We learn by building associations, which sometimes just come from saying things, or hearing things over and over again. So although learning by rote is used as a term of abuse by some people it is actually part of how we learn.

A very important point is you don’t just learn by memorising (say as lines in a play or a poem) you also learn by answering questions.

Each time you answer 6 × 6 = 36, (or hear someone else answer it) you cement that knowledge a little bit more in your mind.

But what happens if the answer doesn’t come?

Well there’s not much point in waiting more than a few seconds as you can usually work the answers in less than 30 seconds just by stepping through.

And the best thing about this is it helps learn both

- both 6 × 6 = 36
- and how to work out 6 × 6 = 36 by stepping through numbers 6 at a time

There are certain tricks or short cuts which I explain in Starting Arithmetic

but stepping through always works.

Why bother to learn tables if we can learn a method so we can always work out the answers?

You may remember first learning to drive there seemed so many different things to do all at the same time, the number of tasks seemed overwhelming. With practice changing gear, accelerating, steering, braking, signaling becomes automatic freeing your mind to concentrate on watching the road.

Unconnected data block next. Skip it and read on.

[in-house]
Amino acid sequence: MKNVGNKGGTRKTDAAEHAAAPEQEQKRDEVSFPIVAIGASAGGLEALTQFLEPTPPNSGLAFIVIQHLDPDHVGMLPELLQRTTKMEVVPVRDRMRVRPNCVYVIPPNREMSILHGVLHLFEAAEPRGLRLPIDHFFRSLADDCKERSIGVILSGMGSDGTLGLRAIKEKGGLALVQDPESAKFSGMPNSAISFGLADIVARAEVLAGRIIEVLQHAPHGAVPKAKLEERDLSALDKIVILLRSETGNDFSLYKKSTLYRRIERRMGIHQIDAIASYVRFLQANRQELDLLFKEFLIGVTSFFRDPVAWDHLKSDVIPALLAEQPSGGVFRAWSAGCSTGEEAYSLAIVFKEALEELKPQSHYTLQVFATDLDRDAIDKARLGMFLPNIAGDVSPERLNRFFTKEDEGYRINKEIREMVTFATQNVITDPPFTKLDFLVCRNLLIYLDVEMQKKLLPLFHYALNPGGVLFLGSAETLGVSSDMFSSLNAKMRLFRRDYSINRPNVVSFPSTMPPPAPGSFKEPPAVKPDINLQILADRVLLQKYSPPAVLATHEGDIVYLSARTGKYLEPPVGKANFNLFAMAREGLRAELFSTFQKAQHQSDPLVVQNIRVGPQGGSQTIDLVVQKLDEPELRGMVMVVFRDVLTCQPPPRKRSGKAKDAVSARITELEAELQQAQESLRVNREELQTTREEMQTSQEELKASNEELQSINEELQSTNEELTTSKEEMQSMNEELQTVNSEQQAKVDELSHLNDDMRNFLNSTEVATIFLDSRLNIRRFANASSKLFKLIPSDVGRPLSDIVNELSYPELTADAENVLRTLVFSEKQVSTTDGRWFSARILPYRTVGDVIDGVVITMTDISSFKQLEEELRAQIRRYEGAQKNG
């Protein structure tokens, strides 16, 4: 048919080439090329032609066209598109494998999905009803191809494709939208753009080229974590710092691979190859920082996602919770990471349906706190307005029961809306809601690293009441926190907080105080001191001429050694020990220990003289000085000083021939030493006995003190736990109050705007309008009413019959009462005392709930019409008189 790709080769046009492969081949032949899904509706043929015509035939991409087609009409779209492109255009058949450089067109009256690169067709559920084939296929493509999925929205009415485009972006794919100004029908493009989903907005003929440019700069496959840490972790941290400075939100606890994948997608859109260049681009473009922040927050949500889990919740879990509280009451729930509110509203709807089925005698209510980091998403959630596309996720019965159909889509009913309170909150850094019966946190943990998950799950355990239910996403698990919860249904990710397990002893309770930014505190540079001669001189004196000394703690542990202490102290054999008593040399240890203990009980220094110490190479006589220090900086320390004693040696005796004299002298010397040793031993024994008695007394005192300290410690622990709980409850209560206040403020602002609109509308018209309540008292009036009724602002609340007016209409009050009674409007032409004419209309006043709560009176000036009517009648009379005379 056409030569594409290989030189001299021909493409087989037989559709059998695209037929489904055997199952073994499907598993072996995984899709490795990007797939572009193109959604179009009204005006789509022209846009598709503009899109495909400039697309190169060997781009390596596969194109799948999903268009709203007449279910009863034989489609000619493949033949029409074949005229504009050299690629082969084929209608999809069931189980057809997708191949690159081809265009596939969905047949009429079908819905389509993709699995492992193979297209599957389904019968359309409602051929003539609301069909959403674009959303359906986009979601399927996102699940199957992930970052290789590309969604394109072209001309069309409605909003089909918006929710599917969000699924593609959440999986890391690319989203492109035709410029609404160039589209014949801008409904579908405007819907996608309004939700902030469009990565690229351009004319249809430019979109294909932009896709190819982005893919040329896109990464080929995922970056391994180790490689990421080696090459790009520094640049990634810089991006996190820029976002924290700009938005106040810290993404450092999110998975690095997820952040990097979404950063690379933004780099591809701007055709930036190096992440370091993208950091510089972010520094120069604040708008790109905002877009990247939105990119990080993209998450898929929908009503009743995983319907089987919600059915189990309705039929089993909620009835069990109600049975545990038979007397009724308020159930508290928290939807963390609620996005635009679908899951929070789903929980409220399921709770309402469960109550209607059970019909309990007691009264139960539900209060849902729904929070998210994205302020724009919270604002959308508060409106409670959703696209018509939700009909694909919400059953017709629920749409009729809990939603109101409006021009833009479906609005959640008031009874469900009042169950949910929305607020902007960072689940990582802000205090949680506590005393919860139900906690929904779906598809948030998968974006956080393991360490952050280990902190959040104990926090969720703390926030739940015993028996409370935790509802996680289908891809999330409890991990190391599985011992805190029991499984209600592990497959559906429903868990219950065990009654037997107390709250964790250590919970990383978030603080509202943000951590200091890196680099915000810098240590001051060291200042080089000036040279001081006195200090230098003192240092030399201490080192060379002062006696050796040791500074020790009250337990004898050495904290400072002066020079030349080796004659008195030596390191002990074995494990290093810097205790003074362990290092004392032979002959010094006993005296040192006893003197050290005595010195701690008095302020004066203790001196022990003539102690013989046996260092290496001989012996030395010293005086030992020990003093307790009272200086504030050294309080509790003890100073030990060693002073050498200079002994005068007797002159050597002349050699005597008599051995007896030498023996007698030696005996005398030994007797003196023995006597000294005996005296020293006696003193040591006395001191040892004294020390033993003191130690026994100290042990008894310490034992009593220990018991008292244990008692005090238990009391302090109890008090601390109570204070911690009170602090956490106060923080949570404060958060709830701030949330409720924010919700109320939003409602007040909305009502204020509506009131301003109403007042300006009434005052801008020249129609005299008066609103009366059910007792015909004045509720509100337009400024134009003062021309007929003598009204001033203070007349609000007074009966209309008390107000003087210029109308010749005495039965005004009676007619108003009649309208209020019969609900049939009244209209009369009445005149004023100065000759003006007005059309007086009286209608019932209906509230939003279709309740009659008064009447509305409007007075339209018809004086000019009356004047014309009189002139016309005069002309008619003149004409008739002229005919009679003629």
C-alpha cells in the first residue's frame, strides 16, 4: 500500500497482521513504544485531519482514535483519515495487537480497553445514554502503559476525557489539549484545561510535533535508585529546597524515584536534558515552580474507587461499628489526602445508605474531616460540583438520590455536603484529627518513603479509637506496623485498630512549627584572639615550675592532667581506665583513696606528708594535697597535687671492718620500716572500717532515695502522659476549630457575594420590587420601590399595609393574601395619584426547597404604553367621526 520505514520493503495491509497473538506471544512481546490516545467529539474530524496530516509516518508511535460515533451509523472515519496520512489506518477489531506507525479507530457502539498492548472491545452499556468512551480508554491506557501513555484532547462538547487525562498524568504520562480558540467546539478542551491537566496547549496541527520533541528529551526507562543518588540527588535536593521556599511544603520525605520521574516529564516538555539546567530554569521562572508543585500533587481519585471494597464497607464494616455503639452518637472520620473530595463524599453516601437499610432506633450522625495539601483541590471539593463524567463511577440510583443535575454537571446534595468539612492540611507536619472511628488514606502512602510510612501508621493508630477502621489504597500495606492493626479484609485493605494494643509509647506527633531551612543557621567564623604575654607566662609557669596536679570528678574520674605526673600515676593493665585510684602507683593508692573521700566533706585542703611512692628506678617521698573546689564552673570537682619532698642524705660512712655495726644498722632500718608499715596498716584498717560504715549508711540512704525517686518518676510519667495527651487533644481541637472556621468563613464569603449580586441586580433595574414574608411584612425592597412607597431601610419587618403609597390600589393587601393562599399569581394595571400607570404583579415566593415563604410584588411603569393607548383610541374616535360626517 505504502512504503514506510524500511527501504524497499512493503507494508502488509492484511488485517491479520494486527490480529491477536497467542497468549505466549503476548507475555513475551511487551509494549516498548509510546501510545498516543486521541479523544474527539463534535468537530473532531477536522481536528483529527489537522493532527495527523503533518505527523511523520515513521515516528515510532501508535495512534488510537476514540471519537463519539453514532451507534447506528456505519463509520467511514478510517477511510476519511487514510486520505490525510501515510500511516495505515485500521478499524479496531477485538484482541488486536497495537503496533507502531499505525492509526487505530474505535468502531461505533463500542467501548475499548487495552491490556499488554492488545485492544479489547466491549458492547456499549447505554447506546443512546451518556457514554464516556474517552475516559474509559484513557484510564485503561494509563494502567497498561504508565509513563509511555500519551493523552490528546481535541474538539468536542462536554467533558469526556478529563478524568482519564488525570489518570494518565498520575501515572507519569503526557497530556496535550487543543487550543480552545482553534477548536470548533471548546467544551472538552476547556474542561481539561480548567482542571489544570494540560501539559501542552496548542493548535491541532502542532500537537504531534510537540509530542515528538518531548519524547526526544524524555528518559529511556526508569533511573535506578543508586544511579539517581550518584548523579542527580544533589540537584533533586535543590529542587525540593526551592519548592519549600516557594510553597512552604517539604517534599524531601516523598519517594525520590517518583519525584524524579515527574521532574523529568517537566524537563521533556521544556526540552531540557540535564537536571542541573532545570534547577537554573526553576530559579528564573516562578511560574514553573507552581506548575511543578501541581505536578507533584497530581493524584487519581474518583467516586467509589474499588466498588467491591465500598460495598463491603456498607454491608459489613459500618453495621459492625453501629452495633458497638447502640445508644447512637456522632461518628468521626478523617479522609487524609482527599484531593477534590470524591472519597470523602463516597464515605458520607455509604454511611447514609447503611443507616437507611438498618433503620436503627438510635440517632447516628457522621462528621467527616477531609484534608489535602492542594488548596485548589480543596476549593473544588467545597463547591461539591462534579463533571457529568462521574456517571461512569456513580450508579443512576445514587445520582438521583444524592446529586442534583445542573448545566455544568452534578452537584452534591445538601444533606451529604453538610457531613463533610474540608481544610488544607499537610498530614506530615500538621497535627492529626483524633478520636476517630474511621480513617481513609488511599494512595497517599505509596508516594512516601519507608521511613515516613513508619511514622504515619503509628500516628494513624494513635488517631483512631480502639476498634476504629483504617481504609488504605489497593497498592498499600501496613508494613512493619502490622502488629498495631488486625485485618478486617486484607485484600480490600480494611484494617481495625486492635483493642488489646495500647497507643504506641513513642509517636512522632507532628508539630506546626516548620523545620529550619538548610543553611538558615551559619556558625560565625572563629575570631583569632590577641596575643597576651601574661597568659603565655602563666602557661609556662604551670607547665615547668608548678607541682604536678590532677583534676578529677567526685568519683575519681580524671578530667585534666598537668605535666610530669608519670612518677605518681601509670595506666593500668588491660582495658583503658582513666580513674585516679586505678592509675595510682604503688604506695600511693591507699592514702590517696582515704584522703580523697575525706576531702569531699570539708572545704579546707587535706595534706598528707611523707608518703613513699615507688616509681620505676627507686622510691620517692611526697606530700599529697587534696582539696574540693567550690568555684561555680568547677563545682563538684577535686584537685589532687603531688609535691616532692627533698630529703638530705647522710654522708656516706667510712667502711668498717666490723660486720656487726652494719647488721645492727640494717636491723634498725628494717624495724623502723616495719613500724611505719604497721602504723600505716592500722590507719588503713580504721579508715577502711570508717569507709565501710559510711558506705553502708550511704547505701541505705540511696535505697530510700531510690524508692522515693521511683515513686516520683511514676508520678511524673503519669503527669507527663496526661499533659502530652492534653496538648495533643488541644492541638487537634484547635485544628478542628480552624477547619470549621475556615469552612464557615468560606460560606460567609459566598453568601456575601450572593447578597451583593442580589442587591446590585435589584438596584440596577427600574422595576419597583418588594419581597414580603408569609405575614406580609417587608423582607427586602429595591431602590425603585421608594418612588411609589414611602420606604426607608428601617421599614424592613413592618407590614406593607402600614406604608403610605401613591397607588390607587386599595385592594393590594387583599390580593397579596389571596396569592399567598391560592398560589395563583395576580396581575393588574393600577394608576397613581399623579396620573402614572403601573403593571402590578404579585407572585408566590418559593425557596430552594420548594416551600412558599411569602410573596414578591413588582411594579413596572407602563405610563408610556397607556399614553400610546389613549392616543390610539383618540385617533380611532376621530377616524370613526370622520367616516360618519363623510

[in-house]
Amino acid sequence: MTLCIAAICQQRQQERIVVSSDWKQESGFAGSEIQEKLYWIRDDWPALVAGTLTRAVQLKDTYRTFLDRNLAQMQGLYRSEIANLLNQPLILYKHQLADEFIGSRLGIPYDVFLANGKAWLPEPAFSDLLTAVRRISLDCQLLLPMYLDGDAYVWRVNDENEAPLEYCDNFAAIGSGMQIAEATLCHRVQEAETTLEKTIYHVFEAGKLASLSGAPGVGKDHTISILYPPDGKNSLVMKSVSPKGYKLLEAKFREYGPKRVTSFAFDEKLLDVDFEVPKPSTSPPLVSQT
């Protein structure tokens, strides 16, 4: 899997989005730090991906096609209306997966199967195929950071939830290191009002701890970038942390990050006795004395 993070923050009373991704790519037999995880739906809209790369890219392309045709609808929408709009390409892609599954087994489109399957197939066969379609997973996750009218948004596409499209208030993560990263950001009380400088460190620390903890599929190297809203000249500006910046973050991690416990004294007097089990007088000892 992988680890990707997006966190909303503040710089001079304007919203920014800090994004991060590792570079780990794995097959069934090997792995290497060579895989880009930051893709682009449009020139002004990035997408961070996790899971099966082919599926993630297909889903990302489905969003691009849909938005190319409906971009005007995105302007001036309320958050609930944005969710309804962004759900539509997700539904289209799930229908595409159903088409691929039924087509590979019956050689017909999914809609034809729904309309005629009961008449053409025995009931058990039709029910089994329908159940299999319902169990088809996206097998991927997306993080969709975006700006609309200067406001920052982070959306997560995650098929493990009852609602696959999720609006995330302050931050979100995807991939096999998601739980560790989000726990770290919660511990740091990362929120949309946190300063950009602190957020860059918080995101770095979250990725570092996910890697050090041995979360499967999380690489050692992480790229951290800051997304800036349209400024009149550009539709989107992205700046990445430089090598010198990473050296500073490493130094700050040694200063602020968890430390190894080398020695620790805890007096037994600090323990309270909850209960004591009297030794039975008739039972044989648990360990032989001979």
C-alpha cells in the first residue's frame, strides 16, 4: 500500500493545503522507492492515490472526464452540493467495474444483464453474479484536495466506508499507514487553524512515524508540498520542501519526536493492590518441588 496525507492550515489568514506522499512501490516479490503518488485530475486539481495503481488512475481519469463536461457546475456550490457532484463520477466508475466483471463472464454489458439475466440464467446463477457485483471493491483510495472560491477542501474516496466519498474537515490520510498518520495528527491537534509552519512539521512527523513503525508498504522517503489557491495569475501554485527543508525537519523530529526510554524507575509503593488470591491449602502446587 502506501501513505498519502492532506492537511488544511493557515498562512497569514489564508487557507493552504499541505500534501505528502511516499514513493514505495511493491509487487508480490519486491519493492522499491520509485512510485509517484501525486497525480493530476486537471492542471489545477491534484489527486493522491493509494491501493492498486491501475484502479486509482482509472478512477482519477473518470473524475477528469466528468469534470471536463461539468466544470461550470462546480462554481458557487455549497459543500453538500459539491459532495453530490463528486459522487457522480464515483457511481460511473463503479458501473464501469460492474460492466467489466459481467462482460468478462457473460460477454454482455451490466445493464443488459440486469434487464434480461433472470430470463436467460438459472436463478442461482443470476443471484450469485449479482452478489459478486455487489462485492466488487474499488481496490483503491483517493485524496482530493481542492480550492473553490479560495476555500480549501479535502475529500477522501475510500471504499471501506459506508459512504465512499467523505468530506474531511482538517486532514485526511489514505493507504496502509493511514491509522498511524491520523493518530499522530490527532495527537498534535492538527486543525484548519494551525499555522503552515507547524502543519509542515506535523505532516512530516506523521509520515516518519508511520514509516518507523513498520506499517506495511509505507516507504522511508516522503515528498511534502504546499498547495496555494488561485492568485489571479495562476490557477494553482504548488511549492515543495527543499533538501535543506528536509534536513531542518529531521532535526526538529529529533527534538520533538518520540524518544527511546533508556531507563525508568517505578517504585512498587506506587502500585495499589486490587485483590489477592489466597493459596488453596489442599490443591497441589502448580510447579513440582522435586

Your mind can only cope with so much at any one time.

When trying to solve more advanced problems if tables have been learned so answers are automatic this frees up the brain to focus on bigger picture.

Regular practice means answers get memorised and so we can answer quickly.

Without regular use, what has been learned fades away.

Use need not only happen at school. Why not encourage your children to enjoy a hobby which involves some maths and tables.

- cooking
- carpentry
- navigation
- electronics
- astronomy

Most of what is called maths (or math) at primary school is actually arithmetic.

Although science and engineering may involve more complicated maths

if you are going to work out any definite answer at some point you have to

put numbers in, in which case you are back to arithmetic.

There are some complications

- there are usually some formula and algebra
- it is necessary to work with units such as kilograms, meters, seconds
- many of the calculations involve very large or very small numbers. To make things easier numbers are written using powers of ten, so called scientific notation.

But after all this is just plain arithmetic.

April 2012 was unusually wet in England.

In this post Times tables what can yo do once you’ve learned them I show you can use arithmetic to estimate the amount of water that fell on England in April 2012 and compare this with the amount of water pumped into water pipes in a year for all UK.

It seems nearly 3 times more water fell on just England in just April 2012 than is used by whole UK in a year!

Now why are our water bills so high?

In the pdf version of this post I show how you can use arithmetic, with a little help from Newton, to calculate how long the moon takes to go once around the earth (27.4 days).

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Learning Times Tables – Rote Learning Understanding Or Do You Need Both